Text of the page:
The History of Nuclear Energy in the US

  • The Atomic Energy Commission is Created

    The Atomic Energy Commission is Created
    After the conclusion of World War II, the US sought to discover peaceful means of using nuclear energy and created the Atomic Energy Commission.
    In 1974, Congress would put an end to the AEC and split up its duties between the Energy Research and Development Administration and the U.S. Nuclear Regulatory Commission. Source: The History of Nuclear Energy
  • AEC Chooses Idaho for Reactor Testing

    AEC Chooses Idaho for Reactor Testing
    The AEC chooses a site in Idaho for its National Reactor Testing Station.
    A reactor yields the first electricity from nuclear energy more than two and a half years later in Arco, Idaho.
    The energy is enough to light four light bulbs.
    Arco would later become the first town to be powered by a nuclear powerplant. Source: The History of Nuclear Energy
  • Eisenhower Gives "Atoms for Peace" Speech

    Eisenhower Gives "Atoms for Peace" Speech
    President Dwight D. Eisenhower delivers his "Atoms for Peace" speech before the United Nations. He calls for greater international cooperation in the development of atomic energy for peaceful purposes. Source: The History of Nuclear Energy
  • Eisenhower Signs the Atomic Energy Act of 1954

    Eisenhower Signs the Atomic Energy Act of 1954
    President Eisenhower signs the Atomic Energy Act of 1954, the first major amendment of the original Atomic Energy Act, giving the civilian nuclear power program futher access to nuclear technology. Source: The History of Nuclear Energy
  • First Power from Civilian Nuclear Unit

    First Power from Civilian Nuclear Unit
    The first power from a civilian nuclear unit is generated by the Sodium Reactor Experiment at Santa Susana, California. The unit provided power until 1966. Source: The History of Nuclear Energy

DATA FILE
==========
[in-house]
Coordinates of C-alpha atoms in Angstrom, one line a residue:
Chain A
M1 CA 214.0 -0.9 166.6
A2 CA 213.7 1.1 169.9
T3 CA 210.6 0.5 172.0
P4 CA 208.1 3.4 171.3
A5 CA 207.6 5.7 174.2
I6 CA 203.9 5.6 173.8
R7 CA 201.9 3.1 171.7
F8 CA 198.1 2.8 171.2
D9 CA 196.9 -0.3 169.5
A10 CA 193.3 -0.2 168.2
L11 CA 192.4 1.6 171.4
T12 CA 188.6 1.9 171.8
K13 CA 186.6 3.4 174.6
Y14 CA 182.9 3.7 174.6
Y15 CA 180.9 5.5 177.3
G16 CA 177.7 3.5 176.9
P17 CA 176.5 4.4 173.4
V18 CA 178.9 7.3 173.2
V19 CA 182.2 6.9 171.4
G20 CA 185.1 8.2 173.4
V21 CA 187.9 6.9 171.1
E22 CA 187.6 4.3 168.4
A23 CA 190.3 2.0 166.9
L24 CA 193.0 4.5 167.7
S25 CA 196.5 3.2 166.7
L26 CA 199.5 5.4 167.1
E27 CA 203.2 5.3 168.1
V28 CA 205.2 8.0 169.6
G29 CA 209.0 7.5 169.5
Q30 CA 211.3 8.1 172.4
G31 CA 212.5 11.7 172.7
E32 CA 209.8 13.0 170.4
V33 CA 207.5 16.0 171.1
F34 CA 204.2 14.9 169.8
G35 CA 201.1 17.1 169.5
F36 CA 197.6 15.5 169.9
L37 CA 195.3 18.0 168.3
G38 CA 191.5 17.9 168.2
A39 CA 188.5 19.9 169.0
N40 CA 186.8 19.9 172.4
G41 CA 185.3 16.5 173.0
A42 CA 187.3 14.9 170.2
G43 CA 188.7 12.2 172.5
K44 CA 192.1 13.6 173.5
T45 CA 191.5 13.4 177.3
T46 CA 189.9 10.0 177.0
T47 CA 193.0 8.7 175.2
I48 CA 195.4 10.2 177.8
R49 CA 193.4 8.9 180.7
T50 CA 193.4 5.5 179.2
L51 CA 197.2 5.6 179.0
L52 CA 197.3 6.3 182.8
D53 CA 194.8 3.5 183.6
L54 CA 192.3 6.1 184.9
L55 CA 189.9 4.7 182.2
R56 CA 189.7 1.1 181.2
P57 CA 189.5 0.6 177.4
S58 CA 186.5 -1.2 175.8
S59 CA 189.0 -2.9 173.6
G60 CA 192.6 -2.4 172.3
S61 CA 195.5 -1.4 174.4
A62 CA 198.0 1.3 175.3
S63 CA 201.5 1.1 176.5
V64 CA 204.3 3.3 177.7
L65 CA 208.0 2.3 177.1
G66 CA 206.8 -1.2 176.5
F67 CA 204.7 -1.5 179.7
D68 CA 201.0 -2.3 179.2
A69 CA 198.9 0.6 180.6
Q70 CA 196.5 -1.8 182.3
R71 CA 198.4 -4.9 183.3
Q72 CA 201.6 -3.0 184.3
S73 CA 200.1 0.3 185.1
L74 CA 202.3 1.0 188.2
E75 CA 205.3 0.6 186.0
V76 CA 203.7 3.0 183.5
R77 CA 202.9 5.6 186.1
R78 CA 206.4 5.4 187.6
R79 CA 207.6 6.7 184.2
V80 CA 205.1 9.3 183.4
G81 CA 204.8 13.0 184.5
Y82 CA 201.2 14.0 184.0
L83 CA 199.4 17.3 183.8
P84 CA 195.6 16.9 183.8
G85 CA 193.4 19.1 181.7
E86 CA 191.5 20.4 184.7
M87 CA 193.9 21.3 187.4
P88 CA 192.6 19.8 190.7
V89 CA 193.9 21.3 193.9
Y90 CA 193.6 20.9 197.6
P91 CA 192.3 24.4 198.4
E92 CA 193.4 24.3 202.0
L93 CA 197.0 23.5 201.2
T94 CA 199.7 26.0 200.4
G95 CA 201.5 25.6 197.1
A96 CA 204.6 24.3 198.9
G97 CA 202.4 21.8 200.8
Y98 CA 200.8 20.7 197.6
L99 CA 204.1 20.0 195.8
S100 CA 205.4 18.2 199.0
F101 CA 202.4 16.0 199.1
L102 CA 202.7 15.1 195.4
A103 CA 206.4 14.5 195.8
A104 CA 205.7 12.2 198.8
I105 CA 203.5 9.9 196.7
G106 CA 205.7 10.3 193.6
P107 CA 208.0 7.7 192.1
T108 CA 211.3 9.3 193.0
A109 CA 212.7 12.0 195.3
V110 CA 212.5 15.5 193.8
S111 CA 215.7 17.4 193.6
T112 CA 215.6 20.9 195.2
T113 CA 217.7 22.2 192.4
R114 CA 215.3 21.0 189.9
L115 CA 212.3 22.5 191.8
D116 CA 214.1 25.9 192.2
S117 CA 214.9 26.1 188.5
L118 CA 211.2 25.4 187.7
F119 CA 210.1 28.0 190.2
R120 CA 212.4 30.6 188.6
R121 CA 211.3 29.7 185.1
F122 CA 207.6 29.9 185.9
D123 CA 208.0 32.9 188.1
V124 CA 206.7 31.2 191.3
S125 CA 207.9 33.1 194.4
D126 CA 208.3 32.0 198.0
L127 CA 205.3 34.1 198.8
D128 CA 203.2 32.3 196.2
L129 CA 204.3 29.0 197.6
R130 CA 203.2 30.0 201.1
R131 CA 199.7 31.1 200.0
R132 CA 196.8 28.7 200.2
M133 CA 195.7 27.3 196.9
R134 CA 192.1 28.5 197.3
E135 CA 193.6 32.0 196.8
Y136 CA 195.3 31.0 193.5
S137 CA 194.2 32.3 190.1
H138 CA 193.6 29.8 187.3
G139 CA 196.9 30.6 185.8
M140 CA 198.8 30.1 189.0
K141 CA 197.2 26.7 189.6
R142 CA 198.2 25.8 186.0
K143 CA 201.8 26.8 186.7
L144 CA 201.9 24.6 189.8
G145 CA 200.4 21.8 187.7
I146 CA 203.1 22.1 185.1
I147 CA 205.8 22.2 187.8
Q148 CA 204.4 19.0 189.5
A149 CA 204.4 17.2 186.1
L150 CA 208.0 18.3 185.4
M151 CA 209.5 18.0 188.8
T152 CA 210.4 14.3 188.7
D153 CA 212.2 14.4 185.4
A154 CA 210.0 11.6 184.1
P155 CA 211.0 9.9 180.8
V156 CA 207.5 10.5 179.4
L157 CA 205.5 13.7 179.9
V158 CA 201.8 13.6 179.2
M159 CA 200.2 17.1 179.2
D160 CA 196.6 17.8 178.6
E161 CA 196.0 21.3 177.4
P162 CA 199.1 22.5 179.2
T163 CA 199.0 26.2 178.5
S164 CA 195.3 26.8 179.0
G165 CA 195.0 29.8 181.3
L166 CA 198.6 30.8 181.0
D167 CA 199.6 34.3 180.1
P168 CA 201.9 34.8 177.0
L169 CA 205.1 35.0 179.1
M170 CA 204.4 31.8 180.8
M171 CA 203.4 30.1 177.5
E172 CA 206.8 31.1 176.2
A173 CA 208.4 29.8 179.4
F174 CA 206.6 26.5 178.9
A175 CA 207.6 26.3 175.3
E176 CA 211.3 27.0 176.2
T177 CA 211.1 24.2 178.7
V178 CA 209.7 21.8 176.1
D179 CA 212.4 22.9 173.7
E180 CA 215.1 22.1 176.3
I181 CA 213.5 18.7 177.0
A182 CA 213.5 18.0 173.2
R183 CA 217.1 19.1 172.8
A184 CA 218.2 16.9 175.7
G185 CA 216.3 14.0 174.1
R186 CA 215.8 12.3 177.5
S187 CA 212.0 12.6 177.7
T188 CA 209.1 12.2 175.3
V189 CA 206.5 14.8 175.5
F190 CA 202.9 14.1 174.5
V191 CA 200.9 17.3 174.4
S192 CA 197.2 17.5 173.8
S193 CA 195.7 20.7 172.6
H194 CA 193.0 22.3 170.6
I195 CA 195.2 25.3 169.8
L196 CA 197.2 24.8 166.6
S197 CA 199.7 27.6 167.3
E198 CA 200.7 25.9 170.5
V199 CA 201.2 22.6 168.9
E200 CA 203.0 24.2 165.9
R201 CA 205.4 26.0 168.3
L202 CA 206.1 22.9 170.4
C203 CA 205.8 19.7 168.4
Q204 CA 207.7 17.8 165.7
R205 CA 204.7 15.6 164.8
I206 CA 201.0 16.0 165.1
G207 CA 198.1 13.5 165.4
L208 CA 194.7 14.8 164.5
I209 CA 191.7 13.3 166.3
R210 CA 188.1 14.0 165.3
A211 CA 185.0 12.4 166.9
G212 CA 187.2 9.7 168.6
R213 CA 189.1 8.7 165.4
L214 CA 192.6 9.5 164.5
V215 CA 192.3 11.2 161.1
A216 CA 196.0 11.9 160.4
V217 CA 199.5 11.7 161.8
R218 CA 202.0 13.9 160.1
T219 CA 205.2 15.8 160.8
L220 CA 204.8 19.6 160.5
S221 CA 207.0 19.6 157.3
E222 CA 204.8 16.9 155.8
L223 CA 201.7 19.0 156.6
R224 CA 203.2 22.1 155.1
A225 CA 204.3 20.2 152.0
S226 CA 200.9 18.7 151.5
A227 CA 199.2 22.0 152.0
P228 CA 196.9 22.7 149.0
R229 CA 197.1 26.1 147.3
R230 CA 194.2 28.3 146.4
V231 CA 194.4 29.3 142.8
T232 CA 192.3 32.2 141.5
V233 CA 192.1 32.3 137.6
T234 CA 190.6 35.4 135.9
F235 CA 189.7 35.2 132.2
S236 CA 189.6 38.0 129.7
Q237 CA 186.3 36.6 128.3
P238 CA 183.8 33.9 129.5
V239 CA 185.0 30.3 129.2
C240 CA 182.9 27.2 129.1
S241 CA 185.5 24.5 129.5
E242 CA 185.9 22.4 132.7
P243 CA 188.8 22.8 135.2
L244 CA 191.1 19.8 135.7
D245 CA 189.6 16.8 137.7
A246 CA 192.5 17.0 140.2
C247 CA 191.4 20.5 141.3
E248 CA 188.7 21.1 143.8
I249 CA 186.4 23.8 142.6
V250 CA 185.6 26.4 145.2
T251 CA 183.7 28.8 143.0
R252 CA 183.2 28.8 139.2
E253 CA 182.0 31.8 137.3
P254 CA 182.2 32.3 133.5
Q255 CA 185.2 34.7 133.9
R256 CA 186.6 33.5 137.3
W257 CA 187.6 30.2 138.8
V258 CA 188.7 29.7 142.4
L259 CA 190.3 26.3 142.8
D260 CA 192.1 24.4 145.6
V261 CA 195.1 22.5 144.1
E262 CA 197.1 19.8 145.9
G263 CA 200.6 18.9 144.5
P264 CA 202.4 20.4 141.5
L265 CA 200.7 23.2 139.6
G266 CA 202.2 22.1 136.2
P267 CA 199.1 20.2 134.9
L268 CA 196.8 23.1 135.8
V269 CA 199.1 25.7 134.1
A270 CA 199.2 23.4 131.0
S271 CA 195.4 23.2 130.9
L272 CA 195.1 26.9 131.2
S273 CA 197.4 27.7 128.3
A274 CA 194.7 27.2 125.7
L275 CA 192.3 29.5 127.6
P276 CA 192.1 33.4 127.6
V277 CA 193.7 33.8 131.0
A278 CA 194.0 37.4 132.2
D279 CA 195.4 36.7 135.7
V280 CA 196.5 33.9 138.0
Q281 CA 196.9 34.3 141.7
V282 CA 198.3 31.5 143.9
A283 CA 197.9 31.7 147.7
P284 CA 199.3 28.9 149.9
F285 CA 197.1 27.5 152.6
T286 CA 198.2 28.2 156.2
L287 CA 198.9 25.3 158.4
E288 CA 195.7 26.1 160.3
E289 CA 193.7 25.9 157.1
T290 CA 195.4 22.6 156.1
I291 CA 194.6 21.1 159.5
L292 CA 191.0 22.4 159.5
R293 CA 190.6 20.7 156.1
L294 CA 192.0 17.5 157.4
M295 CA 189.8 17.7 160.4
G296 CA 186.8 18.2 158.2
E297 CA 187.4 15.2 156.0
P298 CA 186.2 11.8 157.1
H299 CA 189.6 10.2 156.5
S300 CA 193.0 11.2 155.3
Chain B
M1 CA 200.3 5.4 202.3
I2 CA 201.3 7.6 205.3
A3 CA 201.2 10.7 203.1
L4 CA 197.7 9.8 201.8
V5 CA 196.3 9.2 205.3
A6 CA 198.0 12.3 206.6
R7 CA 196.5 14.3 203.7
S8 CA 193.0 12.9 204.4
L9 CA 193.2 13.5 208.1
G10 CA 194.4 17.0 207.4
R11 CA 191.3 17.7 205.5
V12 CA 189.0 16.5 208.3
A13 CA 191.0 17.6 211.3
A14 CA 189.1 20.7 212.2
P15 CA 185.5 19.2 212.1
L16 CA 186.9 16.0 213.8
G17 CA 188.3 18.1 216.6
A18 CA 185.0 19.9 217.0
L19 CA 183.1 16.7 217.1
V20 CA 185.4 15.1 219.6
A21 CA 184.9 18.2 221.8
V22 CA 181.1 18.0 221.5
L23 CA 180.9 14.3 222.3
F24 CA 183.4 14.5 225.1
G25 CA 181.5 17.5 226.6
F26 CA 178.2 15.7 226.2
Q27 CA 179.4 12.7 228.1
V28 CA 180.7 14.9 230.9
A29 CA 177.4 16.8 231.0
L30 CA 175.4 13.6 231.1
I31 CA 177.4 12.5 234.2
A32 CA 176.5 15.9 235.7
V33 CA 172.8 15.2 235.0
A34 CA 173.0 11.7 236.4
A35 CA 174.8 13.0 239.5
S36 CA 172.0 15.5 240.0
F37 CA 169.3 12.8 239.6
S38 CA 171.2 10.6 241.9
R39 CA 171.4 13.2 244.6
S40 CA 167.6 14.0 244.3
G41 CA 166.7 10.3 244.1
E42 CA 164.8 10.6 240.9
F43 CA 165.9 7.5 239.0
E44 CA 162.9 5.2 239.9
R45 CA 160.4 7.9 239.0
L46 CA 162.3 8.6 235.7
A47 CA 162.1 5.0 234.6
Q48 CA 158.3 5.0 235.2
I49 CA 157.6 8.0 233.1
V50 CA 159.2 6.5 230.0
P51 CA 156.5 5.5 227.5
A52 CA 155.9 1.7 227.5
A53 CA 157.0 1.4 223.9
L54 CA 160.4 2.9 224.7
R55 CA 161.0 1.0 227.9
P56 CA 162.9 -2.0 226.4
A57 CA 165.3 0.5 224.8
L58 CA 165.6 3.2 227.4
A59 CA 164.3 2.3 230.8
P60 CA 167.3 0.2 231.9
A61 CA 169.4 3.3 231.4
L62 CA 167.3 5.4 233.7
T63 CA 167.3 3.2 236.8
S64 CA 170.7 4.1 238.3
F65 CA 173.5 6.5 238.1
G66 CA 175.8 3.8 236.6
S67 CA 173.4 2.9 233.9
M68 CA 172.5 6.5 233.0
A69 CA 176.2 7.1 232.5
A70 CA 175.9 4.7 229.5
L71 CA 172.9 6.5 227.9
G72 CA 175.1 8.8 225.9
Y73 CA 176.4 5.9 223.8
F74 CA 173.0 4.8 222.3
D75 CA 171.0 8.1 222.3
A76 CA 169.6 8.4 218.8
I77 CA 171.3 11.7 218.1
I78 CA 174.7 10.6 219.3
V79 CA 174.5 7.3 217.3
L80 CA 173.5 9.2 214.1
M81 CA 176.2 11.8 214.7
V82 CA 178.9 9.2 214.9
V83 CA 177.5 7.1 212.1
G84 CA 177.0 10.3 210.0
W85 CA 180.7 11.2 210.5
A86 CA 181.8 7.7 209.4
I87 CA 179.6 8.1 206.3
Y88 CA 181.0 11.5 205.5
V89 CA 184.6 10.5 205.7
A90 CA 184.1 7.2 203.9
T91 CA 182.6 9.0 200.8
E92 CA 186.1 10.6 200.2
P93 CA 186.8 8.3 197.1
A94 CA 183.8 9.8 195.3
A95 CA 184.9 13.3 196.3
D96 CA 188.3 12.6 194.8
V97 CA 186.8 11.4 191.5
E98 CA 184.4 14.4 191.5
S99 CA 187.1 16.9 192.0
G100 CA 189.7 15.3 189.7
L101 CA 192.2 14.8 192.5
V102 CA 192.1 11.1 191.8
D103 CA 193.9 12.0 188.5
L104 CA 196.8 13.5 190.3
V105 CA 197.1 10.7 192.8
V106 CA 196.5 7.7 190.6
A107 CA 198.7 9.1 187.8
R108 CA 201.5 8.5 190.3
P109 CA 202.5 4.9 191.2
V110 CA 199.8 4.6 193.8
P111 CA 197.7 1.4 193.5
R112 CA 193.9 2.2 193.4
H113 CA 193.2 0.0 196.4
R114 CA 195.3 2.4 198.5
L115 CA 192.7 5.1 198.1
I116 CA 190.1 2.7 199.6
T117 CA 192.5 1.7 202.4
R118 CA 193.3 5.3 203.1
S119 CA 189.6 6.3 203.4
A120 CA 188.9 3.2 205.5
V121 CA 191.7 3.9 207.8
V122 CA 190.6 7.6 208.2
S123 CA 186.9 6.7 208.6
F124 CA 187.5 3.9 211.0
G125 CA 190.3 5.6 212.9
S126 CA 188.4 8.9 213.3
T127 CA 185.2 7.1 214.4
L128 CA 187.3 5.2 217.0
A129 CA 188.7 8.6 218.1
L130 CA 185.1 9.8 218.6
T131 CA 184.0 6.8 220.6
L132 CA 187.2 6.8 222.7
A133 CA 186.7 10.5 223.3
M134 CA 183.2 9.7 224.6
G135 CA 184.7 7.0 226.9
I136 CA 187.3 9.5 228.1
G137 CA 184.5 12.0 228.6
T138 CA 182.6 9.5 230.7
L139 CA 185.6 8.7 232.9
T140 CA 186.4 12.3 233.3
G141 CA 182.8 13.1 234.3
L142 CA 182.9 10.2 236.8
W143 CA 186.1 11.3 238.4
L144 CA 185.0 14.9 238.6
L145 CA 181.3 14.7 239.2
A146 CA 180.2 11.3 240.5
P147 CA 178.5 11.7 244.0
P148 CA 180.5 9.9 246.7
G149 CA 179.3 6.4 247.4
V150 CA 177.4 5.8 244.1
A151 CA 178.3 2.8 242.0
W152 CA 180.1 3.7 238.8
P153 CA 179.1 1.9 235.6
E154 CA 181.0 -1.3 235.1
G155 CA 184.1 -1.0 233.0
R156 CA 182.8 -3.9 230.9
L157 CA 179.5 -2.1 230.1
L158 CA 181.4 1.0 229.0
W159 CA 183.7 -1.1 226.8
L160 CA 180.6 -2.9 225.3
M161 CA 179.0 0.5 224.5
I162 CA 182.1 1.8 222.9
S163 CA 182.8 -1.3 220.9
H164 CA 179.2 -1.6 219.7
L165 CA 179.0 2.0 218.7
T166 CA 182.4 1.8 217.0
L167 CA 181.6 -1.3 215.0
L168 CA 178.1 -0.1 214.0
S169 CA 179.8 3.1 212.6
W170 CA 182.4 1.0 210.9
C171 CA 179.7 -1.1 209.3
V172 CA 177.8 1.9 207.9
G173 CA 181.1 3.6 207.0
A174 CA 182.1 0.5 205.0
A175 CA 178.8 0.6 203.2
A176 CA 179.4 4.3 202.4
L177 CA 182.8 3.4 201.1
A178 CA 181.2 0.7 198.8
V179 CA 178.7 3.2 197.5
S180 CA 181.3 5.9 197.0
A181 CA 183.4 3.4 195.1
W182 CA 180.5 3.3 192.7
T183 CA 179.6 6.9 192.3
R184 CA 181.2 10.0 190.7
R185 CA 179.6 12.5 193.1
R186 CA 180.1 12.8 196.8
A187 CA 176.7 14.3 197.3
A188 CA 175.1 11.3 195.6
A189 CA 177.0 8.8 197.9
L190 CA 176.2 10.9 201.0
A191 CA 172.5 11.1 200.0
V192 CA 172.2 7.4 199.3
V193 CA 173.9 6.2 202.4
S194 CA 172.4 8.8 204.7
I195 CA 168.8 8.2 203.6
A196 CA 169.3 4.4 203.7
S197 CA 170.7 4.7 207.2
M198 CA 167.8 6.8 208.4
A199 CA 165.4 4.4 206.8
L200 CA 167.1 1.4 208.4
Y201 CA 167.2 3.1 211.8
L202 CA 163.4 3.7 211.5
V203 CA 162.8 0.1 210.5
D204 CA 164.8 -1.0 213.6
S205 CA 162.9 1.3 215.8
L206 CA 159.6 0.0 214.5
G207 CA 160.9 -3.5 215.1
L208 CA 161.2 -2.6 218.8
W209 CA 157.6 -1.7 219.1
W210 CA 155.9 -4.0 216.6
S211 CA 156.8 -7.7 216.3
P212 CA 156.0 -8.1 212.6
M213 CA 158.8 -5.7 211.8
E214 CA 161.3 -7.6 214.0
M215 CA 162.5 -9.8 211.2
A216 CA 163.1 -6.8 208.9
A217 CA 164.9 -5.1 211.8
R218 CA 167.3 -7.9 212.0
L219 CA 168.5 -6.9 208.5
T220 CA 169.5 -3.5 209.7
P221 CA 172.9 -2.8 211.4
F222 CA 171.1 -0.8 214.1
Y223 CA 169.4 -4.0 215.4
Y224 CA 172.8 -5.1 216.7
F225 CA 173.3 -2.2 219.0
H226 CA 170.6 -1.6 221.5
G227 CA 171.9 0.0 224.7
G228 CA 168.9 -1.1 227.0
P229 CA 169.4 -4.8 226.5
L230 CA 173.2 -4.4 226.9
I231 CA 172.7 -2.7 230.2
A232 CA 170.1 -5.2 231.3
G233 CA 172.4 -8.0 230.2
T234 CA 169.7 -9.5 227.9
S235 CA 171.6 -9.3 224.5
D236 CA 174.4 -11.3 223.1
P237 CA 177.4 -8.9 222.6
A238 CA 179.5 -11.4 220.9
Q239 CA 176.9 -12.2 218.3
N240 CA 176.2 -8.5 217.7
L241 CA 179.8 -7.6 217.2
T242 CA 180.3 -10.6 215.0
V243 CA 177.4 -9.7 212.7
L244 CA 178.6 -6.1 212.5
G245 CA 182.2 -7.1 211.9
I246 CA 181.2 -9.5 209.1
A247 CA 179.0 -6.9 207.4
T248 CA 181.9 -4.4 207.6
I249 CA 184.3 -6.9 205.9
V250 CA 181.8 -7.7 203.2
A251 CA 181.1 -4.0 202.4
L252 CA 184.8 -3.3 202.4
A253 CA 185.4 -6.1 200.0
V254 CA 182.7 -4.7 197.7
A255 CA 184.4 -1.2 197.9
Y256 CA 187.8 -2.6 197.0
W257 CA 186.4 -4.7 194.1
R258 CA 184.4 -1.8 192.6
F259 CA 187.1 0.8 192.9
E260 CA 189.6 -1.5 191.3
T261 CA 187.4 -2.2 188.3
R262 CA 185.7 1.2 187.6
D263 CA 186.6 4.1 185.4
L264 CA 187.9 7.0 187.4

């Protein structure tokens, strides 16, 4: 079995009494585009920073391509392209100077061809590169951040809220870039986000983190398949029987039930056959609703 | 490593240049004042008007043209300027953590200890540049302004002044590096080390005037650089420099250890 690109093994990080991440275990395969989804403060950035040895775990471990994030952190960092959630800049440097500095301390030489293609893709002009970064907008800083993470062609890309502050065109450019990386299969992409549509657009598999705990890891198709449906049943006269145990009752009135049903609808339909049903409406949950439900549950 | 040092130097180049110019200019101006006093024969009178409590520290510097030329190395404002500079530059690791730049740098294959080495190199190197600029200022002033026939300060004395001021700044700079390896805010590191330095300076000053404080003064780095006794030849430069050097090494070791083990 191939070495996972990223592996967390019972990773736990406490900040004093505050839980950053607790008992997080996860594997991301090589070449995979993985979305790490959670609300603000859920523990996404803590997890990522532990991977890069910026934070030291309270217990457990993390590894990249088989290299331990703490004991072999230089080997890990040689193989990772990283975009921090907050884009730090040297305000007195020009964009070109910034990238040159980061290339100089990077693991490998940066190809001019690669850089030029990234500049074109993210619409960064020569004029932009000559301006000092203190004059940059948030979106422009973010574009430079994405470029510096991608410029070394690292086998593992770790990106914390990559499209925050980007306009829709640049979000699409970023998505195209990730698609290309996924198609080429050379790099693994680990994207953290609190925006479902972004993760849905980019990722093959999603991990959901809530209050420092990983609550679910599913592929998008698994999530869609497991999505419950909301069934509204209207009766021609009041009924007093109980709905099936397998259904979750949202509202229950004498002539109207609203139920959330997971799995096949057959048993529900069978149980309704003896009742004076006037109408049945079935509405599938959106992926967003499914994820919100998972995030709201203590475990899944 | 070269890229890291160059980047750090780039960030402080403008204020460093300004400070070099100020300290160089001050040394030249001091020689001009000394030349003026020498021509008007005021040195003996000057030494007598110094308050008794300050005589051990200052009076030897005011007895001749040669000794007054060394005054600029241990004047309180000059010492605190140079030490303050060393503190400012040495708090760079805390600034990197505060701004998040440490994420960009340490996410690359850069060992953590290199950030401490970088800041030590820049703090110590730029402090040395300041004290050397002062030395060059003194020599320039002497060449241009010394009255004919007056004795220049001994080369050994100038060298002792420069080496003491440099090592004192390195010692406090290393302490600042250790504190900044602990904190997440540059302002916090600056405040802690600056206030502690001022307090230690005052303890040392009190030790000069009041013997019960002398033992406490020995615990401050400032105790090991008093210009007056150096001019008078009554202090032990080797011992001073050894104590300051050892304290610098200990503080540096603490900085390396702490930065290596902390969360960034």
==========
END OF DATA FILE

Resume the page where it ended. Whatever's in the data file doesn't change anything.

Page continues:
• The Country's First Commercial Power Plant

    The Country's First Commercial Power Plant
    The nation's first commercial power plant in Shippingport, Pennsylvania starts producing energy for nearby Pittsburgh. Source: The History of Nuclear Energy
  • First US Plant Built Without Government Funds

    First US Plant Built Without Government Funds
    Dresden-1 Nuclear Power Station in Illinois, the first U.S. nuclear plant built entirely without government funding, achieves a self-sustaining nuclear reaction. Source: The History of Nuclear Energy
  • Third US Powerplant Achieves Reaction

    Third US Powerplant Achieves Reaction
    The third U.S. nuclear powerplant, Yankee Rowe Nuclear Power Station, achieves a self-sustaining nuclear reacton. Source: The History of Nuclear Energy
  • Plant Ordered as Alternative to Fossil-Fuel Energy.

    Plant Ordered as Alternative to Fossil-Fuel Energy.
    Jersey Central Power and Light Company announces its commitment to the Oyster Creek nuclear powerplant, the first time a nuclear plant is ordered as an economic alternative to a fossil-fuel plant. Source: The History of Nuclear Energy
  • First Nuclear Reactor in Space

    First Nuclear Reactor in Space
    The first nuclear reactor in space (SNAP-10A) is launched by the United States. SNAP stands for Systems for Nuclear Auxiliary Power. Source: The History of Nuclear Energy
  • San Onofre Begins Commercial Production

    San Onofre Begins Commercial Production
    San Onofre Nuclear Generating Station, located on California's coast between Los Angeles and San Diego, starts producing energy commercially from Unit 1. That unit is almost completely decommissioned, and San Onofre continues operation out of Units 2 and 3.
  • Treaty for Non-Proliferation of Nuclear Weapons

    Treaty for Non-Proliferation of Nuclear Weapons
    The United States, United Kingdom, Soviet Union, and 45 other nations ratify the Treaty for Non-Proliferation of Nuclear Weapons. Source: The History of Nuclear Energy
  • Energy Reorganization Act of 1974

    Energy Reorganization Act of 1974
    The Energy Reorganization Act of 1974 divides AEC functions between two new agencies — the Energy Research and Development Administration (ERDA), to carry out research and development, and the Nuclear Regulatory Commission (NRC), to regulate nuclear power. Source: The History of Nuclear Energy